There are a ton of factors that can influence the appearance of a horse’s coat color in his lifetime — even though his genes never change. This excerpt from Vera Kurskaya’s ‘Horse Color Explored’ explains.
The color of a horse is exposed to changes of a varying degree during the animal’s lifetime. Sometimes you hear about surprising cases of color change in a horse, with one color specified in breed registration or veterinary documents, which some years later cannot be recognized. However, hair color has a genetic basis and cannot fundamentally change in the same individual. That said, the color phenotype and hair’s appearance can change.
Age-Dependent Color Change
Age-dependent color change, especially from foal to adult, is a relevant issue for horse breeders. Many owners try to determine the color of a horse when the animal is very young, but it is actually important not to hurry with such definition.
That said, even an approximate knowledge of the typical changes of color as an equine ages can help with initial registration of foals and also in disputable cases of animal identification.
Foals, as a rule, are born quite pale, sometimes with light eyes and almost pink skin. Throughout this book I have mentioned common variations in foal colors. For example: Chestnut foals sometimes need nearly a month for pigmentation of skin and iris to develop. Bay foals usually have so little black hair on the legs that their body is often perceived to be a single color. Seal brown foals are born similar to bay only with darker legs and don’t develop their characteristic color until after shedding their baby coat. Smoky black foals are ashy, frequently with a yellowish or beige shade, and even regular black foals have an ashy and usually light color to the hair coat.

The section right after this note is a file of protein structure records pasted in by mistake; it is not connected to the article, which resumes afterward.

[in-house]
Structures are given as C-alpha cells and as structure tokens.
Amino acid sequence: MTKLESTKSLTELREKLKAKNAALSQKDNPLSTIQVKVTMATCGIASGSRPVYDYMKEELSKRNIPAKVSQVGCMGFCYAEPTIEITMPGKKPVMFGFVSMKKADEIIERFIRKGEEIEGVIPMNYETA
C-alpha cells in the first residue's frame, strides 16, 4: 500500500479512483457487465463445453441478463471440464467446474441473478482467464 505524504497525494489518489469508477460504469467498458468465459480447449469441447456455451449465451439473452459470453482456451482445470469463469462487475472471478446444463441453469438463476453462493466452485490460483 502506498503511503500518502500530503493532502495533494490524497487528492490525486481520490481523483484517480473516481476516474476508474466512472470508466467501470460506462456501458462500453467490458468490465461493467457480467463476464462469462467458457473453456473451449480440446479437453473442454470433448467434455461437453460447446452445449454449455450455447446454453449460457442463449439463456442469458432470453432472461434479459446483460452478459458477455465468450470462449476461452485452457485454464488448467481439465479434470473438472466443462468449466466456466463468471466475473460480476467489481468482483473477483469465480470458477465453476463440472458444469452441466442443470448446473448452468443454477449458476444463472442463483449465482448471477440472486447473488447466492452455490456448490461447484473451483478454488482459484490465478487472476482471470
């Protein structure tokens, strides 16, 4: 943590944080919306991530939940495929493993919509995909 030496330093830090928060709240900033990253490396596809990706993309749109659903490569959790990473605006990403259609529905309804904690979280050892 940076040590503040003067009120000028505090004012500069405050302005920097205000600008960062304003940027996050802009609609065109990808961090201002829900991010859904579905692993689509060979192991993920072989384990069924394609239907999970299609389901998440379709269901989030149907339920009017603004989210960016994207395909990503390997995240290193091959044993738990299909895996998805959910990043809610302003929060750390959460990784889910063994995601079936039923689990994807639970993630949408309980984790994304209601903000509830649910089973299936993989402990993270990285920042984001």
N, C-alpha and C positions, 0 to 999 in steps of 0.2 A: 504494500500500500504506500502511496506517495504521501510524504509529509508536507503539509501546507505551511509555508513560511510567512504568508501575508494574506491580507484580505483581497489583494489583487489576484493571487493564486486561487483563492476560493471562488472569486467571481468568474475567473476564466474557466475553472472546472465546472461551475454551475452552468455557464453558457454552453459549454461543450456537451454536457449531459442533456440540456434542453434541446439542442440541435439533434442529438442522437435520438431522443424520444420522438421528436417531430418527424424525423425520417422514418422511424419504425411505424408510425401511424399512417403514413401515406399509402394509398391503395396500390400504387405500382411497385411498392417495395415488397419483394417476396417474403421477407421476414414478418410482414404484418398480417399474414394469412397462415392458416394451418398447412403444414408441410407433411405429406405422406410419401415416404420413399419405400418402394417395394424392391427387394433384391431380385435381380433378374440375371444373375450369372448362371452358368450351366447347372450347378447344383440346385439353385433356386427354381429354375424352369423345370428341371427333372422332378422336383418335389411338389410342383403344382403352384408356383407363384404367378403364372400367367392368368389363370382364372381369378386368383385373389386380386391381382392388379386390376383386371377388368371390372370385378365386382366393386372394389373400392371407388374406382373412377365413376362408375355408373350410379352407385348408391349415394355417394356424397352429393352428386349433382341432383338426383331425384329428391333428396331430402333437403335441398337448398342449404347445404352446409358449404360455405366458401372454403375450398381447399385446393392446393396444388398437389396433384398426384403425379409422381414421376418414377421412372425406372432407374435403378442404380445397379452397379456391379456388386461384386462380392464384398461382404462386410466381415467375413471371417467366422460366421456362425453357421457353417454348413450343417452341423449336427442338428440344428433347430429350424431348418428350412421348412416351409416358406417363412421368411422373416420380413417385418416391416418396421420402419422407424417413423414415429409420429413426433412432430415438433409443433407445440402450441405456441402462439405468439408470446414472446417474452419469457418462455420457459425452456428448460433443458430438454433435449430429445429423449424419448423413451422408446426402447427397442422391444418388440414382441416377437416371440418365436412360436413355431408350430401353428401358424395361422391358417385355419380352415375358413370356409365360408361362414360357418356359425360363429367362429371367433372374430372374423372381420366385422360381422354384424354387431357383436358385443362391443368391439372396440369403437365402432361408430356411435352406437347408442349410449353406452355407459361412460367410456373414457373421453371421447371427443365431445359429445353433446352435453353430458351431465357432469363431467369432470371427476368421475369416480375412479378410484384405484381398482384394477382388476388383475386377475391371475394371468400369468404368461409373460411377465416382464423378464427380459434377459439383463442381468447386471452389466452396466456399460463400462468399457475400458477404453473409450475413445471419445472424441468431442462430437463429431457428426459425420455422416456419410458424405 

In general, pale body color in a foal is a natural protective mechanism, camouflaging them from predators. The mane, tail, stomach, and the lower part of the legs are especially pale. Occasionally foals can have primitive markings—a dorsal stripe, zebra bars, “wings,” and also distinct stripes running down the sides, parallel to the ribs—even when they are not dun. This is very similar to the Tabby pattern in cats. This unusual occurrence is especially characteristic for foals that eventually become black, dun, or smoky black. The markings disappear after the baby coat is shed.
Young horses shed their baby coats around one year of age, which is followed by the manifestation of their “adult” color. Some colors are “completed” later — for example, as we’ve discussed, appaloosa, gray, and sabino spotting changes over time. In dominant black horses, color becomes rather stable in approximately two to three years. Foals shed, beginning around the eyes, then the muzzle, neck, and finally the entire body. During this time more blood flows to the skin, causing the animal to become weaker and more sensitive to cold.
The hair of an adult horse is darker because it is more saturated with pigment.